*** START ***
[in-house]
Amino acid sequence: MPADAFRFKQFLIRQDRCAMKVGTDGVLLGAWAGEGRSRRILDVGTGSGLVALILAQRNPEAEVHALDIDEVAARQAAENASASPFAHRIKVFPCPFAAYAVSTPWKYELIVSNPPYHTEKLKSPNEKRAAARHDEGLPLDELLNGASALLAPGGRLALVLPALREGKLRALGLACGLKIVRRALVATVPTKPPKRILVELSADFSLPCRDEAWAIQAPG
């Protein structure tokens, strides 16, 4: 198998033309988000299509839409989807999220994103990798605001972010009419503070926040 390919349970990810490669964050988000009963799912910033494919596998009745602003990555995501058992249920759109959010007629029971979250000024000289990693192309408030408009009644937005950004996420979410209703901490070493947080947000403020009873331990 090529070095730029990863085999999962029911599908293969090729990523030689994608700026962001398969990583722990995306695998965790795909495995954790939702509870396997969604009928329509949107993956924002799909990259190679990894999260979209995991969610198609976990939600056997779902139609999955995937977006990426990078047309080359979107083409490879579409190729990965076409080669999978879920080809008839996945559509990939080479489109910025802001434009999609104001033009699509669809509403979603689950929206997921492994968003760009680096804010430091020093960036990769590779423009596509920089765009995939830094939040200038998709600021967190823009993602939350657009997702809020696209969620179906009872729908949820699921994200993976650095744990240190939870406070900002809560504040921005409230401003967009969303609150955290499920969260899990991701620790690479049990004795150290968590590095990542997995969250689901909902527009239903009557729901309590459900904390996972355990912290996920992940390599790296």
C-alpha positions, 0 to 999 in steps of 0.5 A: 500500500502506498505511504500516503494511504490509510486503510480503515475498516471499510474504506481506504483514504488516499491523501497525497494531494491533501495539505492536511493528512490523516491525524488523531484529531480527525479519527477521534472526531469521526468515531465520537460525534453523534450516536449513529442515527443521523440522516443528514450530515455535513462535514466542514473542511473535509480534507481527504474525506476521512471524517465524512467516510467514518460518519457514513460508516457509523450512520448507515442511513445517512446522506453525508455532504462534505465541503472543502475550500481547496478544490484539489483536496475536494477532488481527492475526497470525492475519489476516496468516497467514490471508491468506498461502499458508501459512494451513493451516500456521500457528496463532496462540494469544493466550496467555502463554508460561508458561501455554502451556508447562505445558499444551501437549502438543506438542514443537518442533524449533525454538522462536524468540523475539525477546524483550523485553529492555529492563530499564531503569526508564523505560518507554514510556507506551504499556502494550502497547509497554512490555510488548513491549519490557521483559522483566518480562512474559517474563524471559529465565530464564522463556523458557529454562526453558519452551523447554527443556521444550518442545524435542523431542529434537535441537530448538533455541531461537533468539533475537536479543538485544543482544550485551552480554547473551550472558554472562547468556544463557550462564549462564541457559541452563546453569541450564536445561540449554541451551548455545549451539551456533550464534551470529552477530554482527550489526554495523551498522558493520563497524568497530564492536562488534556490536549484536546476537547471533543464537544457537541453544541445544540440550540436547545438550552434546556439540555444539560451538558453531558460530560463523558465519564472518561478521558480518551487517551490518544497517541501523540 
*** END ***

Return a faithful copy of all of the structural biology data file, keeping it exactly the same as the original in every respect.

[in-house]
Amino acid sequence: MPADAFRFKQFLIRQDRCAMKVGTDGVLLGAWAGEGRSRRILDVGTGSGLVALILAQRNPEAEVHALDIDEVAARQAAENASASPFAHRIKVFPCPFAAYAVSTPWKYELIVSNPPYHTEKLKSPNEKRAAARHDEGLPLDELLNGASALLAPGGRLALVLPALREGKLRALGLACGLKIVRRALVATVPTKPPKRILVELSADFSLPCRDEAWAIQAPG
């Protein structure tokens, strides 16, 4: 198998033309988000299509839409989807999220994103990798605001972010009419503070926040 390919349970990810490669964050988000009963799912910033494919596998009745602003990555995501058992249920759109959010007629029971979250000024000289990693192309408030408009009644937005950004996420979410209703901490070493947080947000403020009873331990 090529070095730029990863085999999962029911599908293969090729990523030689994608700026962001398969990583722990995306695998965790795909495995954790939702509870396997969604009928329509949107993956924002799909990259190679990894999260979209995991969610198609976990939600056997779902139609999955995937977006990426990078047309080359979107083409490879579409190729990965076409080669999978879920080809008839996945559509990939080479489109910025802001434009999609104001033009699509669809509403979603689950929206997921492994968003760009680096804010430091020093960036990769590779423009596509920089765009995939830094939040200038998709600021967190823009993602939350657009997702809020696209969620179906009872729908949820699921994200993976650095744990240190939870406070900002809560504040921005409230401003967009969303609150955290499920969260899990991701620790690479049990004795150290968590590095990542997995969250689901909902527009239903009557729901309590459900904390996972355990912290996920992940390599790296």
C-alpha positions, 0 to 999 in steps of 0.5 A: 500500500502506498505511504500516503494511504490509510486503510480503515475498516471499510474504506481506504483514504488516499491523501497525497494531494491533501495539505492536511493528512490523516491525524488523531484529531480527525479519527477521534472526531469521526468515531465520537460525534453523534450516536449513529442515527443521523440522516443528514450530515455535513462535514466542514473542511473535509480534507481527504474525506476521512471524517465524512467516510467514518460518519457514513460508516457509523450512520448507515442511513445517512446522506453525508455532504462534505465541503472543502475550500481547496478544490484539489483536496475536494477532488481527492475526497470525492475519489476516496468516497467514490471508491468506498461502499458508501459512494451513493451516500456521500457528496463532496462540494469544493466550496467555502463554508460561508458561501455554502451556508447562505445558499444551501437549502438543506438542514443537518442533524449533525454538522462536524468540523475539525477546524483550523485553529492555529492563530499564531503569526508564523505560518507554514510556507506551504499556502494550502497547509497554512490555510488548513491549519490557521483559522483566518480562512474559517474563524471559529465565530464564522463556523458557529454562526453558519452551523447554527443556521444550518442545524435542523431542529434537535441537530448538533455541531461537533468539533475537536479543538485544543482544550485551552480554547473551550472558554472562547468556544463557550462564549462564541457559541452563546453569541450564536445561540449554541451551548455545549451539551456533550464534551470529552477530554482527550489526554495523551498522558493520563497524568497530564492536562488534556490536549484536546476537547471533543464537544457537541453544541445544540440550540436547545438550552434546556439540555444539560451538558453531558460530560463523558465519564472518561478521558480518551487517551490518544497517541501523540 